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Gonzales Gets Gentler Reception in House Visit

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Gonzales Gets Gentler Reception in House Visit


Gonzales Gets Gentler Reception in House Visit

Gonzales Gets Gentler Reception in House Visit

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As Attorney General Alberto Gonzales gives a House panel his side of U.S. attorney firings, his answers stay the same. But questions from the House are not as harsh as those he faced at the Senate.


It's Morning Edition from NPR News. I'm Steve Inskeep.


And I'm Rebecca Roberts. Attorney General Alberto Gonzales faced another day of questions on Capitol Hill yesterday about the U.S. attorney scandal. As NPR's Ari Shapiro reports, it was not quite as rough as the last time he went to Congress.

ARI SHAPIRO: The attorney general's last testimony before the Senate Judiciary Committee was stunning for its bipartisanship. Republicans and Democrats pilloried the attorney general. Yesterday's hearing on the House side was a little more typical. Republicans never got much tougher than this, from Lamar Smith of Texas.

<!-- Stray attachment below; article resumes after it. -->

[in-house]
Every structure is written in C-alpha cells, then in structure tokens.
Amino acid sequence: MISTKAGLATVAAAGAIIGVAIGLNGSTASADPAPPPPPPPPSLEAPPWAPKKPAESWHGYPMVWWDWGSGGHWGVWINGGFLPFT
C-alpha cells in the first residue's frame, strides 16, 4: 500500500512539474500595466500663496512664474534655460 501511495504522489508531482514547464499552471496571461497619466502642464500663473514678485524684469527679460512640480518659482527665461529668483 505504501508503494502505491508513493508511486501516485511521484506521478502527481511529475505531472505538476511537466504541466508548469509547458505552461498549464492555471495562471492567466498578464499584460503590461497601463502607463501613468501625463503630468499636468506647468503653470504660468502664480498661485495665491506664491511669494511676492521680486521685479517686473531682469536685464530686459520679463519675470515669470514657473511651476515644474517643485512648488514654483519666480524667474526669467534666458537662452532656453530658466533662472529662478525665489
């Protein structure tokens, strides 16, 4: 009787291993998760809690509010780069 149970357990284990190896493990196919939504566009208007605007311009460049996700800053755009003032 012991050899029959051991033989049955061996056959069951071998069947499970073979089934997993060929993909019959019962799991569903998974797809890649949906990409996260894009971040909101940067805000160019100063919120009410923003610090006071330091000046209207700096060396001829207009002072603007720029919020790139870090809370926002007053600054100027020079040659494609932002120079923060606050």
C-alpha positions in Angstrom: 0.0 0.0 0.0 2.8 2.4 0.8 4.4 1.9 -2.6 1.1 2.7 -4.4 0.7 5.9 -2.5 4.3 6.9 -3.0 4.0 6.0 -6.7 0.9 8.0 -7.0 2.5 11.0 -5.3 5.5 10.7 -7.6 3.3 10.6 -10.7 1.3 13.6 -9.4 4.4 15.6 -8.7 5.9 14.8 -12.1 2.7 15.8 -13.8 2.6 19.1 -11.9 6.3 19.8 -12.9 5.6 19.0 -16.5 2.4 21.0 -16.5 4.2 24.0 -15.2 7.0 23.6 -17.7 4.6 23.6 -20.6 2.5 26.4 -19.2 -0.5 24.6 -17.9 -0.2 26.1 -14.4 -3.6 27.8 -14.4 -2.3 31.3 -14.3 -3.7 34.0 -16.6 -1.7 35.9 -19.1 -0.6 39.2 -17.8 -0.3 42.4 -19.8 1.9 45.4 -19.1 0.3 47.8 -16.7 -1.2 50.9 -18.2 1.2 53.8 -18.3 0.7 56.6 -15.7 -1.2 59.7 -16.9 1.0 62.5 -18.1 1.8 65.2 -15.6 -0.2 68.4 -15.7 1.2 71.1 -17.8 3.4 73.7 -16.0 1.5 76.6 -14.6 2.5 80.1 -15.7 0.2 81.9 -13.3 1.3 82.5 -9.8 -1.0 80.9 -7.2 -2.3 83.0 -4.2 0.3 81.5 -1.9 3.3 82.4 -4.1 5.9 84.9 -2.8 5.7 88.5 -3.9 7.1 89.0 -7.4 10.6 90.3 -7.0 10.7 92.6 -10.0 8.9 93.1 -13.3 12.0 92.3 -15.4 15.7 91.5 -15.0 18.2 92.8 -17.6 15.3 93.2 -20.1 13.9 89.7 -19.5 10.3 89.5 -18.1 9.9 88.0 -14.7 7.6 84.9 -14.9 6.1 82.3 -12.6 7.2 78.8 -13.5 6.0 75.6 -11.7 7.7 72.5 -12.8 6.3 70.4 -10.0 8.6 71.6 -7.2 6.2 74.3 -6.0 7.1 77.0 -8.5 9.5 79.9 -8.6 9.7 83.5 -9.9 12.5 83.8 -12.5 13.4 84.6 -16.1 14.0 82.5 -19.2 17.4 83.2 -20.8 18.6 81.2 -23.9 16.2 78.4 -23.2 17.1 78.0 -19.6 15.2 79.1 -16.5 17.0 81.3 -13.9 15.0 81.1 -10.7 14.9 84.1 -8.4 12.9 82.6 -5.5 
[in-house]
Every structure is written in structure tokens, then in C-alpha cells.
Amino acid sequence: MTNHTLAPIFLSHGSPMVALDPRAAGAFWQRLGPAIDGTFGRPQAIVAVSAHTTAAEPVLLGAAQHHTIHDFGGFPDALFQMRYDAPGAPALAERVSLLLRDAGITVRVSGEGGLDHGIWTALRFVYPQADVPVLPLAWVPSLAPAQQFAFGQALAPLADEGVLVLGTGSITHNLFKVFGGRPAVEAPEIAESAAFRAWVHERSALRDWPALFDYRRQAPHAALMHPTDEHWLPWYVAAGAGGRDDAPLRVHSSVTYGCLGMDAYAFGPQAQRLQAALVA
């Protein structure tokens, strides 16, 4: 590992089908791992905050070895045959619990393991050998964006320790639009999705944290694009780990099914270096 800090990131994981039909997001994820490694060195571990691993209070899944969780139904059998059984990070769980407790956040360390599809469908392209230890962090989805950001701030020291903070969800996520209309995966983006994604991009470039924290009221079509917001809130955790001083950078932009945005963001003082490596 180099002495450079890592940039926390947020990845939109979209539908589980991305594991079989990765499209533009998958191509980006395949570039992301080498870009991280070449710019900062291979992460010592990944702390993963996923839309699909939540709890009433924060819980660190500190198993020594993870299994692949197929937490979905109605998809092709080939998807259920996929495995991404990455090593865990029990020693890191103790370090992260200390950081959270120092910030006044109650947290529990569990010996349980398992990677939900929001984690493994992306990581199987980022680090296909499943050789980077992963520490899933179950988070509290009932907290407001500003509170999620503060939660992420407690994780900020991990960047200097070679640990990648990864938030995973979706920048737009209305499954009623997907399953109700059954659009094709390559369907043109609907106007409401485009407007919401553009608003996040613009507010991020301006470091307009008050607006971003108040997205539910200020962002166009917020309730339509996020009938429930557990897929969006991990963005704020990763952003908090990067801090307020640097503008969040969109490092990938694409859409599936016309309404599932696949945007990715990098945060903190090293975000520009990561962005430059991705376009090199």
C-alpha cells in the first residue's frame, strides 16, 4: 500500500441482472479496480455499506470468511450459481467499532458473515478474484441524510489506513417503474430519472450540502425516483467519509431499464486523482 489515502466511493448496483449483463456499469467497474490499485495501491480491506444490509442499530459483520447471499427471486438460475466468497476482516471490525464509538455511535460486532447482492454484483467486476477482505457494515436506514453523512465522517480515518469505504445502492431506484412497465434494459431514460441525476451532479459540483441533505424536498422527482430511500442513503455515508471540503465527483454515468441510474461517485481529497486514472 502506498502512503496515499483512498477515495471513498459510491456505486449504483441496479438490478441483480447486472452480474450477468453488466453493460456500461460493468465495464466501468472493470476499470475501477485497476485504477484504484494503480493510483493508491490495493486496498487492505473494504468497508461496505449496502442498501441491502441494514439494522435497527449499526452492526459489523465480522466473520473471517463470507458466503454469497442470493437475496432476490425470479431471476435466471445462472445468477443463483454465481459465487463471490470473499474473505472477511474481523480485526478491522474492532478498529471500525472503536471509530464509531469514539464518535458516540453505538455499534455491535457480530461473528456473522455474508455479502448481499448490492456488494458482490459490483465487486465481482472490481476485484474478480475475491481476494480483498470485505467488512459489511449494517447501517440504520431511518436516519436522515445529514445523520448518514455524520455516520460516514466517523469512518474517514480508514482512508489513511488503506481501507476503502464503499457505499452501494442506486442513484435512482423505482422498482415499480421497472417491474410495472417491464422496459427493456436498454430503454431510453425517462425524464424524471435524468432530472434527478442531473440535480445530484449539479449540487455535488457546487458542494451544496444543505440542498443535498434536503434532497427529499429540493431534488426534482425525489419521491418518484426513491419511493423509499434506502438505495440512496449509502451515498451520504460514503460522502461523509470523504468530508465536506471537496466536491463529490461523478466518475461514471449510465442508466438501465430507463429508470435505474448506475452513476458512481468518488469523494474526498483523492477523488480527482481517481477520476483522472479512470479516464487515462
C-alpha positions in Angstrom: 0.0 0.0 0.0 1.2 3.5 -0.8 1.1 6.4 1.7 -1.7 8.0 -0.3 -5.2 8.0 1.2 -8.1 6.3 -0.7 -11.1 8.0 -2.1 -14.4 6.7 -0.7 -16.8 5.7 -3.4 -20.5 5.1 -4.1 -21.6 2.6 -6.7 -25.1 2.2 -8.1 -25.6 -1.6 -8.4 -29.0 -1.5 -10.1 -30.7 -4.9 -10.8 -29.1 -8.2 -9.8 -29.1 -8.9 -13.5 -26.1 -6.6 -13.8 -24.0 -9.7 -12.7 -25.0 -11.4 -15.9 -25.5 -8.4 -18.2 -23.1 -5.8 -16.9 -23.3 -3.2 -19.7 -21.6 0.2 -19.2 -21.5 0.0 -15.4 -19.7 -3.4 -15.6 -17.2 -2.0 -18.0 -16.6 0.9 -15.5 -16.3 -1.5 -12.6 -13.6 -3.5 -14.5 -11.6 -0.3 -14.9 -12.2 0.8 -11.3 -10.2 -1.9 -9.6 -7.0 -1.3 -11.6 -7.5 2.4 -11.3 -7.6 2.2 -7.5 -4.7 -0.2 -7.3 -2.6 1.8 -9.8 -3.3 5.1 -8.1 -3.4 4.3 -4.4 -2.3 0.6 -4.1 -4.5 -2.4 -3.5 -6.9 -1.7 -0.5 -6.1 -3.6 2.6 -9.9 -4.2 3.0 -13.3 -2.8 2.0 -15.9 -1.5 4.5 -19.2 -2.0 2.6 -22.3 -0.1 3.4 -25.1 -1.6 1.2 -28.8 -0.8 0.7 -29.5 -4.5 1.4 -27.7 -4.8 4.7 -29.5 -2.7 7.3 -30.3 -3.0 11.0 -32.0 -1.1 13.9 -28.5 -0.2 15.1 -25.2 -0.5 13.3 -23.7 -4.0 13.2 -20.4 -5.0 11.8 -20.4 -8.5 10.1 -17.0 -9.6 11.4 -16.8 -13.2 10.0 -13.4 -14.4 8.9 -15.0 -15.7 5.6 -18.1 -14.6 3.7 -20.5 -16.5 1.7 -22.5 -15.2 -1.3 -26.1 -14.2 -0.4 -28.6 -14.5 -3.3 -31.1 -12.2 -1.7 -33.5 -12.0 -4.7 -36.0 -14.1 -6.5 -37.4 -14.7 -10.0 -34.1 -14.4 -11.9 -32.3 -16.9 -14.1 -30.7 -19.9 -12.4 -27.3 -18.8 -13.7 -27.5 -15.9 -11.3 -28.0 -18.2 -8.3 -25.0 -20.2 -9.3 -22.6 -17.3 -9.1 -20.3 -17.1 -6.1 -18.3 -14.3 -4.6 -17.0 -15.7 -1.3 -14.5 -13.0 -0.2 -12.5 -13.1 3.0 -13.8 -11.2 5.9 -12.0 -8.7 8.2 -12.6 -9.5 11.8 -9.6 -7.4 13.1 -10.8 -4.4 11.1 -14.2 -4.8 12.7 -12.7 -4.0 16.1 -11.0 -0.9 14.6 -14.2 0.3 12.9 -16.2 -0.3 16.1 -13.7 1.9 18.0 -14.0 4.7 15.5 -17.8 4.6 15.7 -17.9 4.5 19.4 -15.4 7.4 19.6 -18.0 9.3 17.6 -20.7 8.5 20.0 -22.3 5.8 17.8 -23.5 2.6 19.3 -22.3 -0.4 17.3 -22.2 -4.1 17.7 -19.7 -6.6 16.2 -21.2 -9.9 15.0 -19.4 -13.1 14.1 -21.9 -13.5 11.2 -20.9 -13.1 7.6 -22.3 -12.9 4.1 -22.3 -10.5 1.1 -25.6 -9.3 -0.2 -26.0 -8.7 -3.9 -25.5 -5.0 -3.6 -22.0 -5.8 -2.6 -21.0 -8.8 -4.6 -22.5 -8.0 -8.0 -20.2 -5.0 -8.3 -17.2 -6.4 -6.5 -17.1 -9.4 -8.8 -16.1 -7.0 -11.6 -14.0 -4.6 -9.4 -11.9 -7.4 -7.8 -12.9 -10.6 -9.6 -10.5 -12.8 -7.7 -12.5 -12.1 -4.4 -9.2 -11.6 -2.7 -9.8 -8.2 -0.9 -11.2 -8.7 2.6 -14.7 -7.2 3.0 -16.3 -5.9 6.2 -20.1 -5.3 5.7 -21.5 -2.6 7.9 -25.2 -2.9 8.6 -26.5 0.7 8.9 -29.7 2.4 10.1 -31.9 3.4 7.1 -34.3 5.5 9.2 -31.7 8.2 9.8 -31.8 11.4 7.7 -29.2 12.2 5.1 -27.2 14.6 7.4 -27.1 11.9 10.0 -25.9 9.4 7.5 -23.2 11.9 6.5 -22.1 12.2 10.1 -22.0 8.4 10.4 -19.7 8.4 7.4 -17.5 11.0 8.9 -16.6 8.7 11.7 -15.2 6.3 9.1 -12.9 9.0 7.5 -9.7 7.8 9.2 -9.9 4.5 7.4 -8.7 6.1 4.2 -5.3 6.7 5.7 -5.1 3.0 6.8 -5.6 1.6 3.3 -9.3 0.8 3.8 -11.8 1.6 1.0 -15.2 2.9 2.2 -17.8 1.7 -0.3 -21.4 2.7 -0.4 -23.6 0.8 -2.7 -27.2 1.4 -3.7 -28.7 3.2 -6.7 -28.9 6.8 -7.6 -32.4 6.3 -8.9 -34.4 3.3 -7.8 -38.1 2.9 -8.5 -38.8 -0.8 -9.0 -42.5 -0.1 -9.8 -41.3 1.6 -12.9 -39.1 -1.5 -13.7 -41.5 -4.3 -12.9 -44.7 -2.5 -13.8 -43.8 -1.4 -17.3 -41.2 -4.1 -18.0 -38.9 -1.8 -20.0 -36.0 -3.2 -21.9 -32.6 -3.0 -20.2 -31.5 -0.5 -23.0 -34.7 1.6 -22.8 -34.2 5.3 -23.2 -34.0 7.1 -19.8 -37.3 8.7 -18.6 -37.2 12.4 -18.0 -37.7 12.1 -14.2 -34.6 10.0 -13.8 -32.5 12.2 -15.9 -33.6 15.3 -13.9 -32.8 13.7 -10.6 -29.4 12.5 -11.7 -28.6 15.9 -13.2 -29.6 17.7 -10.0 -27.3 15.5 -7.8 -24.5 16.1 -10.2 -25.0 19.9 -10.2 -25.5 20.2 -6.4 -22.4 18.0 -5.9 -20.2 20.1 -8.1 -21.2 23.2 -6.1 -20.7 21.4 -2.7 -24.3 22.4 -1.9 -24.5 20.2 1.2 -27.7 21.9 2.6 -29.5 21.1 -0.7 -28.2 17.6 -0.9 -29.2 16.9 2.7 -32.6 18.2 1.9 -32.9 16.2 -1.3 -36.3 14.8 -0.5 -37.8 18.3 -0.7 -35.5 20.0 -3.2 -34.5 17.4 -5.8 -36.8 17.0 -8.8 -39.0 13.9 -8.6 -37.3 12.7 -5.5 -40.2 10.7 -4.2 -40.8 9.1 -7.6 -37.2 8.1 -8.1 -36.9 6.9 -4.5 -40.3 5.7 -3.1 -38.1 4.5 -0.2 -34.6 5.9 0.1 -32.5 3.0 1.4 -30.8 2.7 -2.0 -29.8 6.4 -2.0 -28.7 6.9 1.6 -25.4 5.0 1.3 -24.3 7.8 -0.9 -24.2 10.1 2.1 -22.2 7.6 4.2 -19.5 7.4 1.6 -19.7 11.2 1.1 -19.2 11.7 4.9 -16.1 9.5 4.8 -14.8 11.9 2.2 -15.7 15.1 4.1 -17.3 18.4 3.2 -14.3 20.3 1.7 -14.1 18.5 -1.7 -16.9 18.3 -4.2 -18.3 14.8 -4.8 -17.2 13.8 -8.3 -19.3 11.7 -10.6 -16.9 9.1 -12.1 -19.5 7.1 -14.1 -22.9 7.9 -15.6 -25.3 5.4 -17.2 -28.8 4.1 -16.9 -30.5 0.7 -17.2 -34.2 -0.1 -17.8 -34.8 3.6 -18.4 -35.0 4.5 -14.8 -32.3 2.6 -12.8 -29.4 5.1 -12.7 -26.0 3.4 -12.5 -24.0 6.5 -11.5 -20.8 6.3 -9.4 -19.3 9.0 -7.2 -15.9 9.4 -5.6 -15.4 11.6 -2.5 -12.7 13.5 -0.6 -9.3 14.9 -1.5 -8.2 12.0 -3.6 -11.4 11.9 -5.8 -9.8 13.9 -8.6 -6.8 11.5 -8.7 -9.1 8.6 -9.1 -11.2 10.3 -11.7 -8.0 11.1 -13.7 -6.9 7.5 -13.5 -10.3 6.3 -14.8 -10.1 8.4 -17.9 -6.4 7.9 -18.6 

Representative LAMAR SMITH (Republican, Texas): Have you ever intended to mislead or misinform Congress through any of your statements or testimony about the U.S. attorneys matter?

Attorney General ALBERTO GONZALES (U.S. Department of Justice): Of course not. Now, I realize I had been (unintelligible) in some of my statements to the press, overly broad, perhaps, in my zeal to come out and defend the department.

SHAPIRO: But Democrats complained that after months of investigating, they still don't know why some of the U.S. attorneys were fired or who put their names on the list. Democrat Robert Wexler of Florida focused on New Mexico's U.S. attorney, David Iglesias.

Representative DAVID WEXLER (Democrat, Florida): With all due respect, Mr. Attorney General, you won't tell the American people who put Mr. Iglesias on the list to be fired. It's a national secret, isn't it?

Atty. Gen. GONZALES: Congressman, if I knew the answer to that question, I would have provided you the answer.

Rep. WEXLER: Ah.

Atty. Gen. GONZALES: But I've not spoken with the individuals...

Rep. WEXLER: OK, so you don't know who put it on the list, Mr. Iglesias. Why was Mr. Iglesias put on the list by this mystery person?